1. What is a Safe Systems approach in the context of developing a transportation project and how does it differ from the current project development process?

  2. What kinds of plans and planning processes do the Safe Systems countries use?

  3. How can the U.S. planning process more effectively implement a Safe Systems approach?

  4. How would a Safe Systems approach look in the future with technological advances such as autonomous/connected vehicles, transportation-as-a-service, or micromobility?

  5. What are the differences in various contexts (e.g. urban core, general urban, suburban, rural, etc.)?

  6. What is the approach to design standards prevalent in countries that have adopted a Safe Systems approach such as Sweden and Norway and can they be mapped to current U.S. standards particularly in regard to speed management and other key Safe System components or is a new approach recommended?

  7. What are the guidelines and policy constraints on roadway designers and operators in Sweden or other European counties and Australia?

  8. What exists today in the way of tools that result in a Safe Systems approach in the U.S.? Consider major design guides, NACTO, new and alternate guidelines, context sensitive solutions, Human Factors, etc.

  9. What gaps exist?

  10. What tools are needed in the various processes including concept, planning, data, analysis, design, and construction?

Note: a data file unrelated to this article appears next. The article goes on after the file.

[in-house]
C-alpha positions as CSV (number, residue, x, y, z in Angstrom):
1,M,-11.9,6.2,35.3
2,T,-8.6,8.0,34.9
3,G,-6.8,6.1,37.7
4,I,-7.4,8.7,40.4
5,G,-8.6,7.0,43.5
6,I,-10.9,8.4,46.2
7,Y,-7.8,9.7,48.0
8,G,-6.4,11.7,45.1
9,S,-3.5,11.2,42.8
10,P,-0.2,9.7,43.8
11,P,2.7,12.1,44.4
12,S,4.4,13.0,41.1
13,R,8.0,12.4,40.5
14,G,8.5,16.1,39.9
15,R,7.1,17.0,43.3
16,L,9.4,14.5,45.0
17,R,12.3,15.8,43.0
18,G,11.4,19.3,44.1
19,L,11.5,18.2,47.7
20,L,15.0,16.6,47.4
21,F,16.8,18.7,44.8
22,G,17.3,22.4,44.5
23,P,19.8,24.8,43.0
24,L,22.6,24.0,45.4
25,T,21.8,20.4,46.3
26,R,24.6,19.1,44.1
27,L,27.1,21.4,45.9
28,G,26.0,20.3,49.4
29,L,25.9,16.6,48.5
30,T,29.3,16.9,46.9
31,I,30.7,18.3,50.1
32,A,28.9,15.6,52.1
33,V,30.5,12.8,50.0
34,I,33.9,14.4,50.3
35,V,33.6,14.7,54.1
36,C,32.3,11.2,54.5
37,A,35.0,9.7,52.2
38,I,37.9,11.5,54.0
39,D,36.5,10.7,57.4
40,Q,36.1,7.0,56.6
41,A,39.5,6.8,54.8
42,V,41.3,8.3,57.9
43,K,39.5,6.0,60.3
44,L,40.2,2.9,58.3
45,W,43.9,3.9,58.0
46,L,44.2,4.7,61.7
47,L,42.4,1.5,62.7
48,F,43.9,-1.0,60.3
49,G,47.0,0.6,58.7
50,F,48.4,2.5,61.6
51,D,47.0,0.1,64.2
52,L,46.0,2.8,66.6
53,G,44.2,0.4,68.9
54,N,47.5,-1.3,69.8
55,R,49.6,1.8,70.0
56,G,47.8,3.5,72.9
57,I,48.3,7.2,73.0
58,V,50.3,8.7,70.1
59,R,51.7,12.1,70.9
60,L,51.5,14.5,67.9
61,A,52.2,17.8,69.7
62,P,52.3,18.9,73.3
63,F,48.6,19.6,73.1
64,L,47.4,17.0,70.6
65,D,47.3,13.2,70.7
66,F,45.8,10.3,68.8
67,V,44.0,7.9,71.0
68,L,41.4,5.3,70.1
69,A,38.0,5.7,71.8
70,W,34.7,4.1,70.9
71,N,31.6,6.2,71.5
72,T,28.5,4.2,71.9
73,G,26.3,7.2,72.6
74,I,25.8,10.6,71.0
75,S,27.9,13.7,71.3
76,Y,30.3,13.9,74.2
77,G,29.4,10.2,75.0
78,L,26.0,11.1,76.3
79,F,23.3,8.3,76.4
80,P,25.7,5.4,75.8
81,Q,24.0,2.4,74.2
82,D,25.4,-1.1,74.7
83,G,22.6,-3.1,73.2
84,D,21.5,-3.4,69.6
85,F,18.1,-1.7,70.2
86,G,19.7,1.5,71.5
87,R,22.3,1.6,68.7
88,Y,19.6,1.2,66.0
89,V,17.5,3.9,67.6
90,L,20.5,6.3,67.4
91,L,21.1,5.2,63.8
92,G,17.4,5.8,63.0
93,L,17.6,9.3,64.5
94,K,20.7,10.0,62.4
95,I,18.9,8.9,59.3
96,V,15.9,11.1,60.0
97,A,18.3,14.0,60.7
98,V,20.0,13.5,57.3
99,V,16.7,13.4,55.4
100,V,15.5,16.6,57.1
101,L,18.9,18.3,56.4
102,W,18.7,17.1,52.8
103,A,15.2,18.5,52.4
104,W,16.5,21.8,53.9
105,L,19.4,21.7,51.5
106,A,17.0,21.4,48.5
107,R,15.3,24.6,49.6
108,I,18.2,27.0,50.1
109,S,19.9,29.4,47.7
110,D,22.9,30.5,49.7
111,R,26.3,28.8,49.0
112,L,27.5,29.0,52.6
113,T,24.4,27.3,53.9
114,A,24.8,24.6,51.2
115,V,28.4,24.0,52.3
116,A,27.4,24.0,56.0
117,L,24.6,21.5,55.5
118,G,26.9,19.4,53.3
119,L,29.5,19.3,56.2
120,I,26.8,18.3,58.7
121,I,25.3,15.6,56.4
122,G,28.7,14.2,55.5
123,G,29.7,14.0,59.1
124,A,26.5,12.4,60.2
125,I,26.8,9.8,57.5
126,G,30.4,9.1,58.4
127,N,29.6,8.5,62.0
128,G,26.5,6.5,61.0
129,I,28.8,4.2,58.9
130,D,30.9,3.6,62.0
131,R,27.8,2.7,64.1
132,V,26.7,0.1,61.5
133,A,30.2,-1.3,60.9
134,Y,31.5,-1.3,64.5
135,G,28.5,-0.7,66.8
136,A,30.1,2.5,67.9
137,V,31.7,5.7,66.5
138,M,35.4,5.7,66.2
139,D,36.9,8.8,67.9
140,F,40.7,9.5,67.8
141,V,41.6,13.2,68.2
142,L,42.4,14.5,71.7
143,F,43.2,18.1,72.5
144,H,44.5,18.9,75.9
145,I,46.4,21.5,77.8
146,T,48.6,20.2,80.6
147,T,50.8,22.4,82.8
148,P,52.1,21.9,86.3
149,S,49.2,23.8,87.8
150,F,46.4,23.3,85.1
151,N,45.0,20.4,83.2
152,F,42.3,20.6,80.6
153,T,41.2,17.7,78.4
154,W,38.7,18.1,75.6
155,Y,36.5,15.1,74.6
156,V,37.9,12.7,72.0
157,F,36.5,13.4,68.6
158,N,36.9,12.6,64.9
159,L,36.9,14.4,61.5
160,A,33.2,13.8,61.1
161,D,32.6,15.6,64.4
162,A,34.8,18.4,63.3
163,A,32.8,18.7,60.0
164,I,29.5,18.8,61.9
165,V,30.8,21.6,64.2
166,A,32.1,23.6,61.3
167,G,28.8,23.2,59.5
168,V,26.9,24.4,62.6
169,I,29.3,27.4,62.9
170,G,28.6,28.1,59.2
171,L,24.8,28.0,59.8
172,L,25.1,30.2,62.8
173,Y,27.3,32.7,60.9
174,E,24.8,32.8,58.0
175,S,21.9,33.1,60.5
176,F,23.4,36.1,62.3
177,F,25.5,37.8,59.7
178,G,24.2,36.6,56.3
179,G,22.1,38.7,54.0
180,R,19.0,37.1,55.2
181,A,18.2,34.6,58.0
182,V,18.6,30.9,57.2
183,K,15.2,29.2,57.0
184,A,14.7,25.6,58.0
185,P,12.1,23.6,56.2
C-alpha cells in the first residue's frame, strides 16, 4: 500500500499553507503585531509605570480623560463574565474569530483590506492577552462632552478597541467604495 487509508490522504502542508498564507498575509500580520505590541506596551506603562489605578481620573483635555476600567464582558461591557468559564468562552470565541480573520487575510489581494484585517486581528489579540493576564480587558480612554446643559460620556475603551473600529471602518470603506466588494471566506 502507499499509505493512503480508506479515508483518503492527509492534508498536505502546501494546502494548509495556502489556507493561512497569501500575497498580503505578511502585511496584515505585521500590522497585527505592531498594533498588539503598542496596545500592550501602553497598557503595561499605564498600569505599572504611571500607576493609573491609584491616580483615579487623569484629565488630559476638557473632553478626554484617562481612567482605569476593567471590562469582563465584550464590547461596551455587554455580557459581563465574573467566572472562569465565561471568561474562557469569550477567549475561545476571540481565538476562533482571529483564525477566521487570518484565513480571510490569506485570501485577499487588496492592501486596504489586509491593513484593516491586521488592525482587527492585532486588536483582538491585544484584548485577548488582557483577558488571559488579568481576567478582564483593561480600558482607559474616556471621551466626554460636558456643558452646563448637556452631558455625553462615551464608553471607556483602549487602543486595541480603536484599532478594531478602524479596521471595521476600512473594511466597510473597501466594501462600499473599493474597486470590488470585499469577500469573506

11. How do the Human Factors, Safety Culture, and Public Health sectors fit in with the Safe Systems approach?

  12. What public agency policies may need to be changed/modified?

  13. What legal challenges exist in the U.S. that would have to be addressed prior to changing the approach?

  14. What are the research needs associated with a transition?

  15. What is the effect of a Safe Systems approach on freight transit and economic development?

  16. What role does mass public transit play in a Safe Systems approach?

Benefits:

This research will result in a report that provides an overview of available U.S. and international guidelines to implement Safe Systems well as a description of how these can be currently utilized in the project development and delivery process at DOTs and other transportation agencies. As important, gaps for additional tools will be identified and future research suggested.